netconn_bind() binds a connection to a local IP address and port.

  netconn_bind(conn, IP_ADDR_ANY, TCP_CUSTOM_PORT);

netconn_listen() function sets a TCP connection into a listening TCP connection.

  /* Tell connection to go into listening mode. */



netconn_accept() function accepts an incoming connection on a listening TCP connection.

   err = netconn_accept(conn, &newconn);

netconn_recv() function receives a message from a netconn.

netconn_send() function sends data to the currently connected remote IP/Port.


In this demo, if server board receives a ‘TOGGLE’ message from the client board, it will toggle a LED. (GPIO1/3,  need to connect a LED manually)

          while ((err = netconn_recv(newconn, &buf)) == ERR_OK) {

        PRINTF("Received  %s\n", buf->p->payload);

        do {

             netbuf_data(buf, &data, &len);

             tcp_rx_buf = (void *)data;


             if (tcp_rx_buf[0] == 'T')


                 PRINTF("LED was toggled from client\r\n");

                GPIO_PortToggle(EXAMPLE_LED_GPIO, 1u << EXAMPLE_LED_GPIO_PIN);

                netconn_write(newconn, TcpReply, sizeof(TcpReply) , NETCONN_COPY );


        } while (netbuf_next(buf) >= 0);


      } //end of while(( err




For the client side, the netconn structure is created:

  conn = netconn_new(NETCONN_TCP);

netconn_connect():  when a user issues a connect command, the stack creates a connection with another host. Before connect can instruct the stack to establish a connection, the user must pass a netconn and a sockaddr_in structure containing the destination IP address and port. In TCP, the handshaking packets will be exchanged.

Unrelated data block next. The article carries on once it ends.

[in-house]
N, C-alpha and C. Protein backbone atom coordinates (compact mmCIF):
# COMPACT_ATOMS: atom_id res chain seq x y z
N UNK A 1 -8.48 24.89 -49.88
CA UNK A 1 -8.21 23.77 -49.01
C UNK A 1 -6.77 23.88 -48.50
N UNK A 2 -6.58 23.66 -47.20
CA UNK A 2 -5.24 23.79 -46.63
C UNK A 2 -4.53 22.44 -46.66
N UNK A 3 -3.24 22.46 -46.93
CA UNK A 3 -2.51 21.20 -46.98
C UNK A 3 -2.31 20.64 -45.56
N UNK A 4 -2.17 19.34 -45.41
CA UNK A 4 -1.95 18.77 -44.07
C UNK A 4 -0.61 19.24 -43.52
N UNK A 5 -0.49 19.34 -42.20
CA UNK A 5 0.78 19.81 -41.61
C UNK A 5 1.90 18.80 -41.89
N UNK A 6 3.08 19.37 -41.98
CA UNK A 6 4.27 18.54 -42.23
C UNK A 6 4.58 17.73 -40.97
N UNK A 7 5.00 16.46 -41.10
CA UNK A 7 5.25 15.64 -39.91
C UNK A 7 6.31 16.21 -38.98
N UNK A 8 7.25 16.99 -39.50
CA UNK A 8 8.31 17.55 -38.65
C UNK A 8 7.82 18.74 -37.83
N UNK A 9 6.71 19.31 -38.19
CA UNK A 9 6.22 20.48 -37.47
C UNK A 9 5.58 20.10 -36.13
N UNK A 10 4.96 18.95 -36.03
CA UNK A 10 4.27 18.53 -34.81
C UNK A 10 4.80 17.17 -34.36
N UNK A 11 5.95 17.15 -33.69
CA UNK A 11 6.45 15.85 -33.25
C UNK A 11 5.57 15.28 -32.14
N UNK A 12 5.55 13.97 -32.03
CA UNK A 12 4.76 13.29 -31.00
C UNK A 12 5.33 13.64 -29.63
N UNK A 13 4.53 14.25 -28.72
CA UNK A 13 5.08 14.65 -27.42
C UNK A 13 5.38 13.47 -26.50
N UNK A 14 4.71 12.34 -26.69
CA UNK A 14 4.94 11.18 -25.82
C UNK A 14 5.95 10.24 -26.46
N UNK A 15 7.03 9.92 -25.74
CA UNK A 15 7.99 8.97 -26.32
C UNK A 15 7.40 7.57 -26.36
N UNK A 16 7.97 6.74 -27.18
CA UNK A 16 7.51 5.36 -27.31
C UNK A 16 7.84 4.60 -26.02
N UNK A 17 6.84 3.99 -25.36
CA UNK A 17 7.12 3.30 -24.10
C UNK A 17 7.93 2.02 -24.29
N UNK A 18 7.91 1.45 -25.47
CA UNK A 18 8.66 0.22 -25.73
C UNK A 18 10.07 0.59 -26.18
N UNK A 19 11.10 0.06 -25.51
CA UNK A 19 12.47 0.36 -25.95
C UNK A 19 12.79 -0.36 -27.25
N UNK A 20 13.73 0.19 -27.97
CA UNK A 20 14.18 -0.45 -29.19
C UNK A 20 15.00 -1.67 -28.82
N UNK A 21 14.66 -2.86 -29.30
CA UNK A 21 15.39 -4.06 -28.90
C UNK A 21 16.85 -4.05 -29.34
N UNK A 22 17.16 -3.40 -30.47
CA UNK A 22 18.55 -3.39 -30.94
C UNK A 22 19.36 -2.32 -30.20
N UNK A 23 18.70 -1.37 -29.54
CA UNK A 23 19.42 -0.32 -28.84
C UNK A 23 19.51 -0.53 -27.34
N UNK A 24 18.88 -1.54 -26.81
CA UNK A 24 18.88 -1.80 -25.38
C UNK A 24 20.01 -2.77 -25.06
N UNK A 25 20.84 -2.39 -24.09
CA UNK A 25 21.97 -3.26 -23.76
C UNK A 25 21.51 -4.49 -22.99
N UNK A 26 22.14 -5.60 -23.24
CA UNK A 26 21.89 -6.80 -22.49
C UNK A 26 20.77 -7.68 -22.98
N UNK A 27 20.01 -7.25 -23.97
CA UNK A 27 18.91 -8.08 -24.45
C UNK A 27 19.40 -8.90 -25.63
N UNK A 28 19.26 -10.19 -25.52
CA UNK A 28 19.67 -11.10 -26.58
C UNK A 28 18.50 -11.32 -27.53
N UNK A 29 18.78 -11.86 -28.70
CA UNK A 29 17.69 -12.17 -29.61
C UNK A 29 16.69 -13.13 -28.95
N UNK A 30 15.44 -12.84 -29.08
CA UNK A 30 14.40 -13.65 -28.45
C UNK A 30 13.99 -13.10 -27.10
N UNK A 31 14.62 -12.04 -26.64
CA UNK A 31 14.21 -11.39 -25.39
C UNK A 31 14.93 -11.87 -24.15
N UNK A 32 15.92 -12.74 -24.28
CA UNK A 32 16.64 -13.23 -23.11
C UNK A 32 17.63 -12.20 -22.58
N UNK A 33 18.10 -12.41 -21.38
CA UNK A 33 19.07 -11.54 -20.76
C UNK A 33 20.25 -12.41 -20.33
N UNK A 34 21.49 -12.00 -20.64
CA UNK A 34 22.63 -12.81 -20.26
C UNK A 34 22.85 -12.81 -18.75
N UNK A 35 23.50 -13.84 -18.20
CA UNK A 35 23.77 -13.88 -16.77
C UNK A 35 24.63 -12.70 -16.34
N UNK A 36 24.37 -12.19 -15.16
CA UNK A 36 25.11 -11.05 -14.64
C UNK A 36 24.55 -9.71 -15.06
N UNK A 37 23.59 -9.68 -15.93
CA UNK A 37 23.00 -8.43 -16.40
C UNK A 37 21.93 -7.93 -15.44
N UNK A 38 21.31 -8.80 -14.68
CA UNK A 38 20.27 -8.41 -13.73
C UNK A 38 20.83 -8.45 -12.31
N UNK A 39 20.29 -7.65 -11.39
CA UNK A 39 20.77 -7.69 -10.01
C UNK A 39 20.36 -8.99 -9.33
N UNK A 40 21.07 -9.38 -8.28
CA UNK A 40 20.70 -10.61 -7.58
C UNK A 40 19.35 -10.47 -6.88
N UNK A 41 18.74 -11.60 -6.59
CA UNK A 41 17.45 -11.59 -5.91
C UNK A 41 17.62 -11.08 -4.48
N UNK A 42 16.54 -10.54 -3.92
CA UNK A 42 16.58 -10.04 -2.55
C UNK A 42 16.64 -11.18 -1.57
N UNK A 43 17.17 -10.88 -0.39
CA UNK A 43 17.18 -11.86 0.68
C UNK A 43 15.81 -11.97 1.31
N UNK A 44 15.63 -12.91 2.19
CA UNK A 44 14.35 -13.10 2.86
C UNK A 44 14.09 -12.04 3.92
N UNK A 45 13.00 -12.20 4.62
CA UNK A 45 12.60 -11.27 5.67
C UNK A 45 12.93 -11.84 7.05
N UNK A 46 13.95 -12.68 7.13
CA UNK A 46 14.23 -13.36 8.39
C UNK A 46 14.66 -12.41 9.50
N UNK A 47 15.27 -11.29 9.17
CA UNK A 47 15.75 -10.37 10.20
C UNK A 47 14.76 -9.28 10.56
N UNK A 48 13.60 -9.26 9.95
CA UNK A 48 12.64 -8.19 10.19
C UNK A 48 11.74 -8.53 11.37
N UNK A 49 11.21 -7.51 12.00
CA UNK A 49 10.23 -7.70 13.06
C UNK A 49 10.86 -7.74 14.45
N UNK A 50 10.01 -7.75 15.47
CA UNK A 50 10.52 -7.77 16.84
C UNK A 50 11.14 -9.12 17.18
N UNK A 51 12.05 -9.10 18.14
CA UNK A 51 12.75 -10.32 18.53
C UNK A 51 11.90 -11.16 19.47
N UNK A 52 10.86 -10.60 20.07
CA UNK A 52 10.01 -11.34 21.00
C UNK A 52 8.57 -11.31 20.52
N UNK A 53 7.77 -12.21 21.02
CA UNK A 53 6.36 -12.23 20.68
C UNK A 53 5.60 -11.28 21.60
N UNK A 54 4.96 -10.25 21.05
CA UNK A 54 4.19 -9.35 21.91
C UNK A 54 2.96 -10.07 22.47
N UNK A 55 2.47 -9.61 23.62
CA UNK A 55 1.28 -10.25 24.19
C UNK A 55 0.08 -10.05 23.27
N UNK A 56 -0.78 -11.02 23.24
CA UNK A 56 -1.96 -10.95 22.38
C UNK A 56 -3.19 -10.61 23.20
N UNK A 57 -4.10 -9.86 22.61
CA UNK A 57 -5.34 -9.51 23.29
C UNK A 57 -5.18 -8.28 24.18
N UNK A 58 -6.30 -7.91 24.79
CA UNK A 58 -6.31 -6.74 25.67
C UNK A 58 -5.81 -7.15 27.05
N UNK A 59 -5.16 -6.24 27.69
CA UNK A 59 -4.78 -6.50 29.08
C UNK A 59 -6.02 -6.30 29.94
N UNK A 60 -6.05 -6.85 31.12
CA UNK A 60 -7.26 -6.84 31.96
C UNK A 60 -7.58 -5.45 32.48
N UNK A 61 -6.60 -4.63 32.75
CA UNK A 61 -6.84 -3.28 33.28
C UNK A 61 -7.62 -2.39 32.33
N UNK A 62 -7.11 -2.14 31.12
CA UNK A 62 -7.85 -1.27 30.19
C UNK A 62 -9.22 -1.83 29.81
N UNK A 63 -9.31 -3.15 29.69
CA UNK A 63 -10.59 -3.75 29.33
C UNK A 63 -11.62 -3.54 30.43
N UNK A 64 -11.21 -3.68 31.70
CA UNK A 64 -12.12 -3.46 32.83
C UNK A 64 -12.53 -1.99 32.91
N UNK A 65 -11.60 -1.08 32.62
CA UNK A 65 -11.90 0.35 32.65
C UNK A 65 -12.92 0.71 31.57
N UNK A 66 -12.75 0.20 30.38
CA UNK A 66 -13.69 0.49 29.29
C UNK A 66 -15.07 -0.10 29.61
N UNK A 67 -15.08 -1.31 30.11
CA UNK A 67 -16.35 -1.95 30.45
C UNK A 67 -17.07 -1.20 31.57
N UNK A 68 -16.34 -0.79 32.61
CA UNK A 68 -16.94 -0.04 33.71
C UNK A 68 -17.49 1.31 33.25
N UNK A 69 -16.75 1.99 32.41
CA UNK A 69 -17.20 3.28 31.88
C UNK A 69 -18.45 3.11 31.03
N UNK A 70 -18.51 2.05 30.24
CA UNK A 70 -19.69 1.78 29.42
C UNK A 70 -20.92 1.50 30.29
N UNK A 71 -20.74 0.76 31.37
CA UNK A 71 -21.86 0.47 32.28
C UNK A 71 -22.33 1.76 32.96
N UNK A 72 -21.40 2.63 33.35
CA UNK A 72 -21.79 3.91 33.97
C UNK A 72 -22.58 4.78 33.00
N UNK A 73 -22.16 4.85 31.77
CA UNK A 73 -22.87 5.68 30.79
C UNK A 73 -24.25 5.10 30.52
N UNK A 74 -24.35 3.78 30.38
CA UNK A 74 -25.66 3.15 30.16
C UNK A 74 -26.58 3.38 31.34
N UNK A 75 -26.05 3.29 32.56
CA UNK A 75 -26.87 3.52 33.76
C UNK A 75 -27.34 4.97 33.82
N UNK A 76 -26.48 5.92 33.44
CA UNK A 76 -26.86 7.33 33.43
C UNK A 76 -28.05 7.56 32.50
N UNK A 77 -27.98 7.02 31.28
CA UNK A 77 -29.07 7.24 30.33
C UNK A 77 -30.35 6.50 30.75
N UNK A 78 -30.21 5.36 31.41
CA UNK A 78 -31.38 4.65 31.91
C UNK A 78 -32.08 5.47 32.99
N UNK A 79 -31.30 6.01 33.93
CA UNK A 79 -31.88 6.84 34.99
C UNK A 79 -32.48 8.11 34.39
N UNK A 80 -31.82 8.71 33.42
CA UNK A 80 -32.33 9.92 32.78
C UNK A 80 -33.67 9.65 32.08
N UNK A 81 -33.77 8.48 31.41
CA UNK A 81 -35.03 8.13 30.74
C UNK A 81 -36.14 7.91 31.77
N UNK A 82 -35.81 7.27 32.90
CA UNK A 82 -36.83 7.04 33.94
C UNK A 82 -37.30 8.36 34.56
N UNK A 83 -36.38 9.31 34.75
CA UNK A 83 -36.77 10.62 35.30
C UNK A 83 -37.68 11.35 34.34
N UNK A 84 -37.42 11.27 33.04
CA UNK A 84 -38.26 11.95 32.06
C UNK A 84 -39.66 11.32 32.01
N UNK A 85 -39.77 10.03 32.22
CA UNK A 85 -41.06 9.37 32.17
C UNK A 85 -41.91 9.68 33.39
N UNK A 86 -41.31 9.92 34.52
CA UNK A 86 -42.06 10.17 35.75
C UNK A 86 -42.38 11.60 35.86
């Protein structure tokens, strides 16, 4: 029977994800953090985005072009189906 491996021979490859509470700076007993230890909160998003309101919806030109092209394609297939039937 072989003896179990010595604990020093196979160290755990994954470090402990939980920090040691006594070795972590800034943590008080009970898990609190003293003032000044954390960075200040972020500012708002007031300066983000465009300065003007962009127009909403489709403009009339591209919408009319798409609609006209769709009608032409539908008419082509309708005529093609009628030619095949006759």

memset(&server_addr, 0, sizeof(server_addr));

  server_addr.sin_family = AF_INET;

  server_addr.sin_port = PP_HTONS(TCP_CUSTOM_PORT);

  server_addr.sin_addr.s_addr = server_ip_addr.addr;


  err = connect(client_sock, (struct sockaddr *)&server_addr, sizeof(server_addr));

  LWIP_ASSERT("connect fail, please start TCP server first !  ",  err == 0);


In this demo, a GPIO is initialized and interrupt is enabled. When SW8 is pressed, the client board will send ‘Toggle’ command to the TCP server.

  while (1)


      if (g_InputSignal)



          if (1 == GPIO_PinRead(EXAMPLE_SW_GPIO, EXAMPLE_SW_GPIO_PIN))


              PRINTF("%s is turned on.\r\n", EXAMPLE_SW_NAME);

              err = send(server_sock, Sendtext, sizeof(Sendtext) / sizeof(Sendtext[0]), 0);



          /* Reset state of switch. */

          g_InputSignal = false;

      }  //end of if (g_InputSignal)













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Last update:
‎10-26-2021 07:55 AM